In late 2008, the First Circuit solidified the first in a series of major wins for prescription privacy advocates, upholding the New Hampshire law and affirming its constitutionality. The Court found that the law regulates conduct rather than speech, so does not infringe on First Amendment rights. It ruled that the state can regulate this practice since it affects public health and costs of care. Last year, the Supreme Court refused to hear a further appeal of the New Hampshire law filed by the plaintiffs (IMS and Verispan).
In 2007, Vermont legislators had passed a similar law banning the use of prescriber-identifiable data, except in cases where a health care practitioner “opts-in,” agreeing to release their prescribing records to marketers.
The Federal District Court in Vermont upheld the law on grounds that it would protect public health and contain drug costs, but the ruling was again appealed by health information organizations. Shortly after the Supreme Court refused to hear an appeal of the New Hampshire law, the Court of Appeals for the Second Circuit denied a request to grant an injunction of Vermont’s law, allowing the law to go into effect last July. We and others supported the law in an amicus brief. The Court is still considering the appeal and a decision is expected soon.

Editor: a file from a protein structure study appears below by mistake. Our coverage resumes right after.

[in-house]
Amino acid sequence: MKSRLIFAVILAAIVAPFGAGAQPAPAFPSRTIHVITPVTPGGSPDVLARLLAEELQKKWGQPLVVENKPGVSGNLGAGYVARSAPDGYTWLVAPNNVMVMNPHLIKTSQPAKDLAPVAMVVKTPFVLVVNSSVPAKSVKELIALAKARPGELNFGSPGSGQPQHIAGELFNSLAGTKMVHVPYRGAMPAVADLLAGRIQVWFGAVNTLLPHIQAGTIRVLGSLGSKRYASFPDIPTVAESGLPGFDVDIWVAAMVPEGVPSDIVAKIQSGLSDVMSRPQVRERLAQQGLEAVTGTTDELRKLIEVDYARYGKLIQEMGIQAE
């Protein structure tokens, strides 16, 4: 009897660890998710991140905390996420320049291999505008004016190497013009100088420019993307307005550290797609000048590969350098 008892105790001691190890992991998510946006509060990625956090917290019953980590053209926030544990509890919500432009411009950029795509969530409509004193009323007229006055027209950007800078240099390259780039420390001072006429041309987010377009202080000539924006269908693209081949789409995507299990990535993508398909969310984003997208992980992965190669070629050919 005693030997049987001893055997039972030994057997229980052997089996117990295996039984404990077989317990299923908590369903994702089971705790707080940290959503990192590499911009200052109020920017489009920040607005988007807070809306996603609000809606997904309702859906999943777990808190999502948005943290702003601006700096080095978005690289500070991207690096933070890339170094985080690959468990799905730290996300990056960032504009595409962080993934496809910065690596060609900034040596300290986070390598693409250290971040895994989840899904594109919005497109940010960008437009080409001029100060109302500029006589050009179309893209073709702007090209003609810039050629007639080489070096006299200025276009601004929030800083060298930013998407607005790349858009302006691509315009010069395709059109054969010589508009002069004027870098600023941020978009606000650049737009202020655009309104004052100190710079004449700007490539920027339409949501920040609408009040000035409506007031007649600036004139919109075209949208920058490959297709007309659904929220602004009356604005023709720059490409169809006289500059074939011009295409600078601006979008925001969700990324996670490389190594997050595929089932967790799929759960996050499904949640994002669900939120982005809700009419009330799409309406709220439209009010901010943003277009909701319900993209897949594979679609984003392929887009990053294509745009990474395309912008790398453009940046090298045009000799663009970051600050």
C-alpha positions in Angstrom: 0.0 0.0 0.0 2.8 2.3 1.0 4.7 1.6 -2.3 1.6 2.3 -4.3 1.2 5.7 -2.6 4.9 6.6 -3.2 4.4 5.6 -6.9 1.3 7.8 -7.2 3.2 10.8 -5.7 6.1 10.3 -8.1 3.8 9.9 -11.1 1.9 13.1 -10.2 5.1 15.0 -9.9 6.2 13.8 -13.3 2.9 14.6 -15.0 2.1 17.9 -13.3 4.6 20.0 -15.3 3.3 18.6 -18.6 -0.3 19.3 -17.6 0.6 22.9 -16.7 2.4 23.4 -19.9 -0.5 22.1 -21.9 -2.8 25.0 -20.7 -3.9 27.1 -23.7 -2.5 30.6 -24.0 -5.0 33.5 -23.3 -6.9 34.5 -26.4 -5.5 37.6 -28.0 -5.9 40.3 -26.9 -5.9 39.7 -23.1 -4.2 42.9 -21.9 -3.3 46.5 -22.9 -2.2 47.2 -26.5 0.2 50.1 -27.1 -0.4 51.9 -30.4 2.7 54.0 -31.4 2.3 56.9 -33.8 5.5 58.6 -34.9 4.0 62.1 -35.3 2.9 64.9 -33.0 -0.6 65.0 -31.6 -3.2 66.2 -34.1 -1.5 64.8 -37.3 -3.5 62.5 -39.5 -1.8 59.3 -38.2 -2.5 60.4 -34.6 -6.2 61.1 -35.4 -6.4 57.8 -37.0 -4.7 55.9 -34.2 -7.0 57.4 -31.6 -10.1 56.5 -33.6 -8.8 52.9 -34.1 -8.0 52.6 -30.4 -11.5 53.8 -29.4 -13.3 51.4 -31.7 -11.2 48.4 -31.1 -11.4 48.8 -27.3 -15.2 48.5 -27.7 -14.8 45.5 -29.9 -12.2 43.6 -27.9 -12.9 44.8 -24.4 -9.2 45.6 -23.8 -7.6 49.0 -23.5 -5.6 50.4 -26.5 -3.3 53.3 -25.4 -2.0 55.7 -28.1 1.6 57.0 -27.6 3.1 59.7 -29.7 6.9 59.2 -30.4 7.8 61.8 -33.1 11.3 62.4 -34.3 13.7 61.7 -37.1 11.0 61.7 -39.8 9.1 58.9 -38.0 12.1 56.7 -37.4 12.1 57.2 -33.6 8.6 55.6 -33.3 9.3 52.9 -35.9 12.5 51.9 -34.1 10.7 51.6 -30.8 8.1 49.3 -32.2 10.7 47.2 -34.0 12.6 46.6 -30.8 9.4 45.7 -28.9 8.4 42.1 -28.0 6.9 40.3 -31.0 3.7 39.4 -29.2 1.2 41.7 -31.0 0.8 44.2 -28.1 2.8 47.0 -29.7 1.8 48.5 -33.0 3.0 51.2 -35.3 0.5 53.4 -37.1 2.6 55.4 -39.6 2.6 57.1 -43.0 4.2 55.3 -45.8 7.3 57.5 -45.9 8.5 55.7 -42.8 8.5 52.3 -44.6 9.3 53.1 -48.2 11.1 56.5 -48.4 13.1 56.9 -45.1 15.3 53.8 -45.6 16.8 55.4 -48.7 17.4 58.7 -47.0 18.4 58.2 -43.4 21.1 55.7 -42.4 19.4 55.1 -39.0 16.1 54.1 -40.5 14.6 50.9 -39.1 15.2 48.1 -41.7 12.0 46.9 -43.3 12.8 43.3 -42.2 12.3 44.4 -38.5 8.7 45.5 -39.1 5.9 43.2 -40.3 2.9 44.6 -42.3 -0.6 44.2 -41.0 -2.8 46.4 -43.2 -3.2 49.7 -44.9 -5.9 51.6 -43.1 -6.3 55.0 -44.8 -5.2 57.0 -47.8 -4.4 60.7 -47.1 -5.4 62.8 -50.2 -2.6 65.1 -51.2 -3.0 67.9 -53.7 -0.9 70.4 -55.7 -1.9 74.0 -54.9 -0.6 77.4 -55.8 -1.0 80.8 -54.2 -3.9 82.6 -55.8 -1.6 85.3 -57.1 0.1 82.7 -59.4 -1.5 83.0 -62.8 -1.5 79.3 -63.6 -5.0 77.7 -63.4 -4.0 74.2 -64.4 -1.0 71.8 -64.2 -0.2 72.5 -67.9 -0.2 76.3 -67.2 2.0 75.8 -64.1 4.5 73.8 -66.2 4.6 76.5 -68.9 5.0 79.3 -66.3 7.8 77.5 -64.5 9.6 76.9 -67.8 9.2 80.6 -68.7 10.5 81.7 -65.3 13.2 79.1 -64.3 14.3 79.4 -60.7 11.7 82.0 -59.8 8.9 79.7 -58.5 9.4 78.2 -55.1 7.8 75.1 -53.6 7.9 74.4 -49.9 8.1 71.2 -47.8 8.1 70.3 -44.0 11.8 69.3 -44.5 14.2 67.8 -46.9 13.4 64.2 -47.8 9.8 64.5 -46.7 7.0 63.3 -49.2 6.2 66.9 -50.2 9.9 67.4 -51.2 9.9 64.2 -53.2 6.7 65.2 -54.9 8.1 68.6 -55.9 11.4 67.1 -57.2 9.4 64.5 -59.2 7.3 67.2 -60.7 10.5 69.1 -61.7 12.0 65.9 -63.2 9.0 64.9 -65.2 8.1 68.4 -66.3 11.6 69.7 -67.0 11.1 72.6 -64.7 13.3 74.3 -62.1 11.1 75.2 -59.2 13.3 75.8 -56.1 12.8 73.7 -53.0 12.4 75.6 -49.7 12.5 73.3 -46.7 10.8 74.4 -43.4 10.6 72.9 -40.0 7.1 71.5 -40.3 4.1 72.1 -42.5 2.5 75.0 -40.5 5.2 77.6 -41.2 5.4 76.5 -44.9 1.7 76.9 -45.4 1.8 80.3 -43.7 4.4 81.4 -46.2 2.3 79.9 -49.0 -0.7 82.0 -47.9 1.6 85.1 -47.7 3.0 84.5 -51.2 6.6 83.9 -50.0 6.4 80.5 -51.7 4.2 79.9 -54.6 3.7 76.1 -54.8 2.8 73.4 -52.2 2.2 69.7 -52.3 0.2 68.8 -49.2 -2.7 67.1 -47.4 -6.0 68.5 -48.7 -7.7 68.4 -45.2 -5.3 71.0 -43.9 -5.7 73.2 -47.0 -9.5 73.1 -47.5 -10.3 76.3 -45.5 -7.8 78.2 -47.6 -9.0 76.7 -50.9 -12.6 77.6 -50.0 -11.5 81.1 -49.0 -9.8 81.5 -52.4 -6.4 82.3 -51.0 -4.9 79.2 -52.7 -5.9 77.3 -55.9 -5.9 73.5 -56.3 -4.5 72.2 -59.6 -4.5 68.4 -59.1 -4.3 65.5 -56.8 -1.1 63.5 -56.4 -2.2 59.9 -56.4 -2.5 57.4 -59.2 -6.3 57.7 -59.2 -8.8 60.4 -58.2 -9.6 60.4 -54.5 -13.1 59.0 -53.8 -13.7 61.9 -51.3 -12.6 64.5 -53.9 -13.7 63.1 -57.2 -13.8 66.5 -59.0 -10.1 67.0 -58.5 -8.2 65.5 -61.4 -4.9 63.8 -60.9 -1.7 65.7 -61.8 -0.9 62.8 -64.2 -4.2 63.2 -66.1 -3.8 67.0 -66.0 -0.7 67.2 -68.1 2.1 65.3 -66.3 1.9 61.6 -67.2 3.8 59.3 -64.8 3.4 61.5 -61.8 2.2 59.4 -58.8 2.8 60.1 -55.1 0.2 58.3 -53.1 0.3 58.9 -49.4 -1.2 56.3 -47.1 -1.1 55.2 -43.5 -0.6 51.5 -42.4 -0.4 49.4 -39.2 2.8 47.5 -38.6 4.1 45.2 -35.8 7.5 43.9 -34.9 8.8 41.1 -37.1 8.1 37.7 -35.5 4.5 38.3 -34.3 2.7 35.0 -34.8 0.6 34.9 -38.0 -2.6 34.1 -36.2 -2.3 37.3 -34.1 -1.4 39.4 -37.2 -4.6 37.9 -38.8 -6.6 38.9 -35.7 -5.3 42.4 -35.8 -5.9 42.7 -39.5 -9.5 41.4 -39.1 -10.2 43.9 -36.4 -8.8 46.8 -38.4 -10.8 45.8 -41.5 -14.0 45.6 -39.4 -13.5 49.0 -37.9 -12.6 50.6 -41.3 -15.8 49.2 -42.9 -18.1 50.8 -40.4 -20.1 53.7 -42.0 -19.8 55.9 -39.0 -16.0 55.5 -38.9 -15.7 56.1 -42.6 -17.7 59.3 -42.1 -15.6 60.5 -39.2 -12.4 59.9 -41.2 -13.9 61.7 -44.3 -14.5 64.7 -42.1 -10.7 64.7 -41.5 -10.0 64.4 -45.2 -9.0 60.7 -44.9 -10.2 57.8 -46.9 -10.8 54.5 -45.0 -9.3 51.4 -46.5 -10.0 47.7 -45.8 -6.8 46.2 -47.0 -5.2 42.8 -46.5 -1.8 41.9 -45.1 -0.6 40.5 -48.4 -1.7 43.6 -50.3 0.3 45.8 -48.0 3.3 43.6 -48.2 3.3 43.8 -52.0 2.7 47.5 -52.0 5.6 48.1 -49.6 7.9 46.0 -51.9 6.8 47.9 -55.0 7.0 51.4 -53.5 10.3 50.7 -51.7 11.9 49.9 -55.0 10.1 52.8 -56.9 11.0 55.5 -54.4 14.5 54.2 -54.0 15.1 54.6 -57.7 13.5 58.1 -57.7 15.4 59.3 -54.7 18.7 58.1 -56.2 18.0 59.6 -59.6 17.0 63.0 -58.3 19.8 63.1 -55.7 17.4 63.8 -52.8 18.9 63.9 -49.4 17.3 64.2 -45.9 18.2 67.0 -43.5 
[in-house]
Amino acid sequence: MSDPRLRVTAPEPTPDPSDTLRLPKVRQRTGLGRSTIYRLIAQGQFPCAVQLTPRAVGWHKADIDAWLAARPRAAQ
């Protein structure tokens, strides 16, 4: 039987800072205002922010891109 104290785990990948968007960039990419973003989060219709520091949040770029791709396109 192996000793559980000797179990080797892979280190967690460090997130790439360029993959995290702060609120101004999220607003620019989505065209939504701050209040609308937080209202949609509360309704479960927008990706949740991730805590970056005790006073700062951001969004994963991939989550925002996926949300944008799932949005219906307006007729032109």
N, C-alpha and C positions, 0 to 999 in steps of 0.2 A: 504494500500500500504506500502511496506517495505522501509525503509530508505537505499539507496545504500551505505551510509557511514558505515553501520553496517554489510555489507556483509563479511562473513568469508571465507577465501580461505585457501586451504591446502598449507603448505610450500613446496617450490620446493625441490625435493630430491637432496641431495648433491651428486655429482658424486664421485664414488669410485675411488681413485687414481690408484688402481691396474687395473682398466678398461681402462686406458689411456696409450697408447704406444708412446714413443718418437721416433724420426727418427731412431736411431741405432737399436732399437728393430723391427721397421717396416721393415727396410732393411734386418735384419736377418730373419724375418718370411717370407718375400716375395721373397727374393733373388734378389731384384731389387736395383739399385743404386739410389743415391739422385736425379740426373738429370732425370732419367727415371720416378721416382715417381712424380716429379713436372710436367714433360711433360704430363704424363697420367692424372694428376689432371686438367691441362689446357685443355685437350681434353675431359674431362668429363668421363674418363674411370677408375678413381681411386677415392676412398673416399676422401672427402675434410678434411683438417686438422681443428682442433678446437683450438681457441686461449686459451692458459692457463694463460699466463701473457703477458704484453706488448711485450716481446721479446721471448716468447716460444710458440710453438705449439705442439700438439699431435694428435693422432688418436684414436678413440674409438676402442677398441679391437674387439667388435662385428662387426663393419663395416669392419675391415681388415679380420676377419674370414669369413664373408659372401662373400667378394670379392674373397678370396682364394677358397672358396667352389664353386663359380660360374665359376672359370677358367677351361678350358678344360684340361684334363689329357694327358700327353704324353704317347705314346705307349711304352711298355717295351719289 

Where We Stand
For those keeping score, we now have three variations of data mining laws in three states. We’ve got the total ban, the “opt-in” and the “opt-out.” Each of the states has also been given the go-ahead to implement its law, though we’re still waiting for the outcome of the final appeal on the Vermont statute.
The First Circuit ruling is another win for prescription privacy and public health advocates. But the ruling may be most significant because there isn’t really anything remarkable about it. It feels like we’ve been here before, heard many of the same arguments and had similar results. Even though these three laws differ slightly in how they go about it, they all have the same intent: to limit drug reps’ access to prescriber-identifiable data. The legal and public health arguments for limiting data mining are clear, and that’s been shown time and again. Last week’s ruling in Maine cited many of the same findings from Vermont and New Hampshire decisions: the statute is constitutional, does not infringe on free speech guarantees, stands to protect public health and will save public dollars.
Maybe this was strike three. Or maybe the final appeals court ruling on Vermont’s law will be strike three. Sooner or later it will come and advocates can focus on developing programs and systems that use prescription information to improve patient care, rather than simply defending against its use for marketing practices that drive up costs. With the passage of the new health law, we need smart strategies like these to make the health care system more sustainable while improving quality.
— Ian Reynolds, program associate